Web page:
2020 Election

Establishment-Backed Dem Bails on Primary Debate

Dem rival calls Gideon 'anti-democratic' for skipping forums

The establishment-backed Democrat seeking to oust Sen. Susan Collins (R., Maine) is once again skipping a Monday evening debate with her Democratic primary opponents, prompting condemnations from her rivals.

Maine House Speaker Sara Gideon (D.) has repeatedly refused to appear on the same stage as her primary rivals, human rights activist Betsy Sweet and criminal defense attorney Bre Kidman. She most recently declined to attend the candidate debate scheduled for Monday night, the first televised debate of the race.

Gideon's long string of absences from candidate forums and debates has prompted accusations from rivals that Gideon is ignoring Maine voters after winning the approval of Washington, D.C., party officials.

"[Gideon is] refusing to appear in forums where she would have to answer unscripted questions without being able to simply end the event when she got one she didn’t like," Kidman told the Washington Free Beacon.

Gideon has skipped at least two candidate forums attended by her rivals. She has also refused to attend at least three other debate forums as well, forcing the organizers to cancel the event in its entirety, according to Kidman.

Gideon received the Democratic Senatorial Campaign Committee endorsement within days of her campaign launch and has used her ties to the establishment to emerge as the clear frontrunner of the Democratic primary, raising nearly $15 million. Her refusal to appear in public forums alongside her rivals is consistent with the larger Democratic establishment strategy of keeping favored candidates away from the media limelight. Senate Minority Leader Chuck Schumer (D., N.Y.), for example, once advised a North Carolina candidate to lock himself up in a "windowless basement" rather than host town halls.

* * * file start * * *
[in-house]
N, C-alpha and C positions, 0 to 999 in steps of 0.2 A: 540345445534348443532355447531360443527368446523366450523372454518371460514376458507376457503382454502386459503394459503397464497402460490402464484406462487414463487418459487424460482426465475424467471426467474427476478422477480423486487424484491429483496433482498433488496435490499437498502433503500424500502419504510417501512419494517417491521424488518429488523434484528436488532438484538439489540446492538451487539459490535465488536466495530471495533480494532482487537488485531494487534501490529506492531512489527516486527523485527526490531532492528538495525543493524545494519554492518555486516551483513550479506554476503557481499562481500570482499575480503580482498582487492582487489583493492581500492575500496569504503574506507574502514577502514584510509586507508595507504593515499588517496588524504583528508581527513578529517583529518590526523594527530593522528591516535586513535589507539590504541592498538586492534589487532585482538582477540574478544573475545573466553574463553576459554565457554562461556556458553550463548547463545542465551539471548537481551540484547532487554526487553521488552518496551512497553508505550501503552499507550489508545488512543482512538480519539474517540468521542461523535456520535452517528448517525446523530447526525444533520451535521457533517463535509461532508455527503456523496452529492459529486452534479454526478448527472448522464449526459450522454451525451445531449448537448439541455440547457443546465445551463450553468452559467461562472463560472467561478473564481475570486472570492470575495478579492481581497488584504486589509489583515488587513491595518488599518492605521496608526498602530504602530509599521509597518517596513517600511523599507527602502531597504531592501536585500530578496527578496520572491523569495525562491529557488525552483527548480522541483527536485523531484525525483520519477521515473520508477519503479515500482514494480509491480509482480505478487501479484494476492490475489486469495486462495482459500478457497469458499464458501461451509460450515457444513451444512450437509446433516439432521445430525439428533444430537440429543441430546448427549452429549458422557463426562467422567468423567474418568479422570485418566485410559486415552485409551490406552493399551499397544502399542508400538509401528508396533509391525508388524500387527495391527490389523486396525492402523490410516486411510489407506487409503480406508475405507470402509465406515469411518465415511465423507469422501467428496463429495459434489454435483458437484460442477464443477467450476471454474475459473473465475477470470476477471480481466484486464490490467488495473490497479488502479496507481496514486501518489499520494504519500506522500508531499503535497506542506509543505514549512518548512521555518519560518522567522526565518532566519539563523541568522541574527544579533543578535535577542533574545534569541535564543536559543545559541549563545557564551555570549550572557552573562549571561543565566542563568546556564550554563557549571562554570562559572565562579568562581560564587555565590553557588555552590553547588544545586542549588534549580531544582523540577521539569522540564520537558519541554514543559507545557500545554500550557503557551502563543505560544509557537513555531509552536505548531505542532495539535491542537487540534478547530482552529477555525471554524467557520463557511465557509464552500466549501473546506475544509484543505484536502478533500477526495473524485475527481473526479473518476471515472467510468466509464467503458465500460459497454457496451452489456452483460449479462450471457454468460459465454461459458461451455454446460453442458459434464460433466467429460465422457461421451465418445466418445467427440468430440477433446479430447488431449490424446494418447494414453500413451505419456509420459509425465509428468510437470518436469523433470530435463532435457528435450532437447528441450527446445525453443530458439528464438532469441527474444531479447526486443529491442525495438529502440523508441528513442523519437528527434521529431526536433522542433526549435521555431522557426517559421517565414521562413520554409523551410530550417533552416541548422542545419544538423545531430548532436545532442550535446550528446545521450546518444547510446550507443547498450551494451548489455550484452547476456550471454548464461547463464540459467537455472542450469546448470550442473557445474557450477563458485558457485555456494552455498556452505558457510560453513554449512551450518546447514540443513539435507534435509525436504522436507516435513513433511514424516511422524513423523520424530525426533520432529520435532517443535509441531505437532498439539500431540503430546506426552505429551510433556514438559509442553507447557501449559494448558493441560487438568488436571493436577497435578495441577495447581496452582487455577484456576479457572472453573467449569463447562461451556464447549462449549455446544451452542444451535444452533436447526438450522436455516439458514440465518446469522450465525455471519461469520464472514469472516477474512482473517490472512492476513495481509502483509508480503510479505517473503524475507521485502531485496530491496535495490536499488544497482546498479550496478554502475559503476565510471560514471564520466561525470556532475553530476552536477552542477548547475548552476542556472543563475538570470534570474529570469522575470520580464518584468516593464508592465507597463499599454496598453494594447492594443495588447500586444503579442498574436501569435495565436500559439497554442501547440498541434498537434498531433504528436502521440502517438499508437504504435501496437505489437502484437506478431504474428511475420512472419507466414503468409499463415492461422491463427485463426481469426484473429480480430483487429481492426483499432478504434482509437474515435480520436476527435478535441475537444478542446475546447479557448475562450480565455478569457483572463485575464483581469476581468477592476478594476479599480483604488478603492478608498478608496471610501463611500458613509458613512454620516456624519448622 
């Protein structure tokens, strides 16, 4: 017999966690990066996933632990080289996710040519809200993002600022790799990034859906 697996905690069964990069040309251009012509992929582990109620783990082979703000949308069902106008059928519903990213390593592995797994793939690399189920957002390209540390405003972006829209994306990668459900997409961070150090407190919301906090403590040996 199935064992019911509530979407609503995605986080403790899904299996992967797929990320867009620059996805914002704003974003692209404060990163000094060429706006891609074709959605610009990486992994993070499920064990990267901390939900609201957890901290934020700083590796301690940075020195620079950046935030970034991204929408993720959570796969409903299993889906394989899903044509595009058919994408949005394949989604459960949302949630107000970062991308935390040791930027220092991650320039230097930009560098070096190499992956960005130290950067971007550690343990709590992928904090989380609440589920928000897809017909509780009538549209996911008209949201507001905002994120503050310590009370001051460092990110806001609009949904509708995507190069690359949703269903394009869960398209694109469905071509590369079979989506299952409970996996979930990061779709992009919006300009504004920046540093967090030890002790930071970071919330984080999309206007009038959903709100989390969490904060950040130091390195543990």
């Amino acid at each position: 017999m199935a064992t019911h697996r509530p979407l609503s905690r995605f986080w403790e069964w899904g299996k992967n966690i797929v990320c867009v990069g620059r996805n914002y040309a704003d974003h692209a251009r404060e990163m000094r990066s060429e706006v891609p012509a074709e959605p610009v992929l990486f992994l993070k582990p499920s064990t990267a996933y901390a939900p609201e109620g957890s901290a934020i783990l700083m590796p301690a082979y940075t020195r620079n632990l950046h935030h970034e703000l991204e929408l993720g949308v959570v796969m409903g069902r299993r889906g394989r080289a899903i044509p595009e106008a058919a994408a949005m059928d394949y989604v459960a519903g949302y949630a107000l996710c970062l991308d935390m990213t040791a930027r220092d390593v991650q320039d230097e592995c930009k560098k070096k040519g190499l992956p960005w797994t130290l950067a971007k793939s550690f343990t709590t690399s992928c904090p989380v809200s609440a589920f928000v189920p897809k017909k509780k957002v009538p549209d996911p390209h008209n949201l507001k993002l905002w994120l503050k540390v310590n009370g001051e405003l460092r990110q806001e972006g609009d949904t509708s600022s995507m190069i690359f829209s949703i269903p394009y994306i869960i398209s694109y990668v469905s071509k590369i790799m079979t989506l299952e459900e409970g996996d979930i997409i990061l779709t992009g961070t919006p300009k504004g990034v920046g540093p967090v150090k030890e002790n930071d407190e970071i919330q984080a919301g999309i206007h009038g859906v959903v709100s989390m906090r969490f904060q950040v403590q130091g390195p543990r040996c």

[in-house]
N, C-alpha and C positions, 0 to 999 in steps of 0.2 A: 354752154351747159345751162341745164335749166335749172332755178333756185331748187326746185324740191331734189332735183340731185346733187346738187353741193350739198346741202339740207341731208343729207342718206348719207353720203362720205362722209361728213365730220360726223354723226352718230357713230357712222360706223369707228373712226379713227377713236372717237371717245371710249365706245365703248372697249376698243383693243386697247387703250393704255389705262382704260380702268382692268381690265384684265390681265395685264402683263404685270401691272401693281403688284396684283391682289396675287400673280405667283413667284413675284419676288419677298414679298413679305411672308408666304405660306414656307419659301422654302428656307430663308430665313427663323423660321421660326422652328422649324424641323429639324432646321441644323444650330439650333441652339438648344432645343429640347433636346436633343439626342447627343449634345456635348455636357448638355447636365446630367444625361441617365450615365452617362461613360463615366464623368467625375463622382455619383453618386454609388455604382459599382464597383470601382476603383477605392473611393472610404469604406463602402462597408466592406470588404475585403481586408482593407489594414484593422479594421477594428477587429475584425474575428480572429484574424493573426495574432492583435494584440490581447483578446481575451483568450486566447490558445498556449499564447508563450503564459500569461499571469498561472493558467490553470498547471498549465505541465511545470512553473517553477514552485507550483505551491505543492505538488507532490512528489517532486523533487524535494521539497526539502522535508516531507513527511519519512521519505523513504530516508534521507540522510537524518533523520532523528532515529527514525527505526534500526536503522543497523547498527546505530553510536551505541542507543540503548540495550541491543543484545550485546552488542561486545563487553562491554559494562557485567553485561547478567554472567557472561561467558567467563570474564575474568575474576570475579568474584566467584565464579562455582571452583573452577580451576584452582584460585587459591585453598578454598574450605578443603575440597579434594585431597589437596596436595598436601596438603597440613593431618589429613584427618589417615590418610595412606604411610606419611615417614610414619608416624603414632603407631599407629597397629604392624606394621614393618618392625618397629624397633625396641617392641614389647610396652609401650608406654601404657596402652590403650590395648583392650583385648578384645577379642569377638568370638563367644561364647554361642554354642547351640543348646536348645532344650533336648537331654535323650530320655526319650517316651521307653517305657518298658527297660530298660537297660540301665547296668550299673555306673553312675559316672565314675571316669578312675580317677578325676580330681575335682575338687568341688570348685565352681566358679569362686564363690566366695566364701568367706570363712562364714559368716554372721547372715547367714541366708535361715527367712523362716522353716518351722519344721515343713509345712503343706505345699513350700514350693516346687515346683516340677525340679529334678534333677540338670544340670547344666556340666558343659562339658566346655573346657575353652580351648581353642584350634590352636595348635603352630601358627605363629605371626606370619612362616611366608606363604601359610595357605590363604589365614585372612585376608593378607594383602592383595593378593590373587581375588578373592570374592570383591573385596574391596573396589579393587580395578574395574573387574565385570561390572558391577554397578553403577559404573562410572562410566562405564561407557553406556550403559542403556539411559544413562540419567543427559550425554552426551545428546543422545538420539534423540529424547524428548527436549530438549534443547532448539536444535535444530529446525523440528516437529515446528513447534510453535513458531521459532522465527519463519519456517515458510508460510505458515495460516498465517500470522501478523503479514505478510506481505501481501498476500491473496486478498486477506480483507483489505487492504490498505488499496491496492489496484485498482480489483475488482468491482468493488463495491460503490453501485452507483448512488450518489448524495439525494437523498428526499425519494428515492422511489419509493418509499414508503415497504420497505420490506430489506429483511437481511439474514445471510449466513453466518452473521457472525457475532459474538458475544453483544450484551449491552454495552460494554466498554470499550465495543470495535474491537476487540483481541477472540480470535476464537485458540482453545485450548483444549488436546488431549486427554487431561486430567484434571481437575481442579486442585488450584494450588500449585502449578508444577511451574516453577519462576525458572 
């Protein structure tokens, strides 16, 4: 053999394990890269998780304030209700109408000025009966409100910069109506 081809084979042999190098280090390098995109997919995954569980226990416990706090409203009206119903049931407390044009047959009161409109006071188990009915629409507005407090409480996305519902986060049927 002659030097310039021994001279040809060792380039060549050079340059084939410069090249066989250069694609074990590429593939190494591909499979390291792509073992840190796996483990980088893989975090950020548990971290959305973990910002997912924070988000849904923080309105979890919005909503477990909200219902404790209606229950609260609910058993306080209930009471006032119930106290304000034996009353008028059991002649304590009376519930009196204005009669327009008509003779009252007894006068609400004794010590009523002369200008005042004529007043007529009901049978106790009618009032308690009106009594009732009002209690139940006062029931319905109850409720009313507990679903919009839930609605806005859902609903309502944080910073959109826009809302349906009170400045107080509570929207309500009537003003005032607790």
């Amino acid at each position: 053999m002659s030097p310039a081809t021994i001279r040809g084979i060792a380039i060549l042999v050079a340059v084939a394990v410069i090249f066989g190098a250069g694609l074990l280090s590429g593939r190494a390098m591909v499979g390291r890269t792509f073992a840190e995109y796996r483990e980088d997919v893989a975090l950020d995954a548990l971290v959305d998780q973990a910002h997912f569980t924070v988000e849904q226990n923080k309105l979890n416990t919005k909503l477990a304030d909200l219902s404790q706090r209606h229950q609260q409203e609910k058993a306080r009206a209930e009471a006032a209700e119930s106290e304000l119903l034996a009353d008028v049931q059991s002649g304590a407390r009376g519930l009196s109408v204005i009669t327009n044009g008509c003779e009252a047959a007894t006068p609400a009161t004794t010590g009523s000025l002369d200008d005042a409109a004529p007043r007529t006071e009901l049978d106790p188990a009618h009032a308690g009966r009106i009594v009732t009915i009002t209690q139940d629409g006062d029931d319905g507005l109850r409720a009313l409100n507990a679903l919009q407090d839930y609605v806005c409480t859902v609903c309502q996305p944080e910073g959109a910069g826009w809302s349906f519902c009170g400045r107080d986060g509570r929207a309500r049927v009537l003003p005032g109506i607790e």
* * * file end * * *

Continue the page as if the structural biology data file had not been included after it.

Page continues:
"We want you to spend the next 16 months in a windowless basement raising money and then we’re going to spend 80 percent of it on negative ads about [GOP Sen. Thom] Tillis," Schumer said.

Gideon, who did not respond to a request for comment, has yet to publicly explain her planned absence from the Monday debate stage. The candidate at first was scheduled to appear on a video conference hosted by NARAL, a national pro-abortion group backing her campaign. That event, however, has since been canceled.

Kidman told the Free Beacon that two Maine-based political groups tried to organize candidate forums but abandoned their plans after Gideon and Ross LaJeunesse, a former candidate who dropped out in March, refused to attend the event. She said another organization also tried to host a forum but canceled due to "difficulty scheduling candidates," even though both Kidman and Sweet agreed to participate. Kidman called her fellow Democrat "anti-democratic" for dodging voters.

"I would describe Collins and Gideon both as transparently anti-democratic for undermining voters’ ability to make informed choices by spending outrageous sums on misleading advertisements to foster name recognition without participating in forums to answer for any of their claims," Kidman said.

Gideon has translated her support from national Democrats and left-leaning interest groups into a massive war chest, spending more money than both Collins and her Democratic primary rivals combined. The massive expenditure has helped Gideon secure a nine-point lead over Collins, according to a May poll.

The Sweet campaign did not return a request for comment.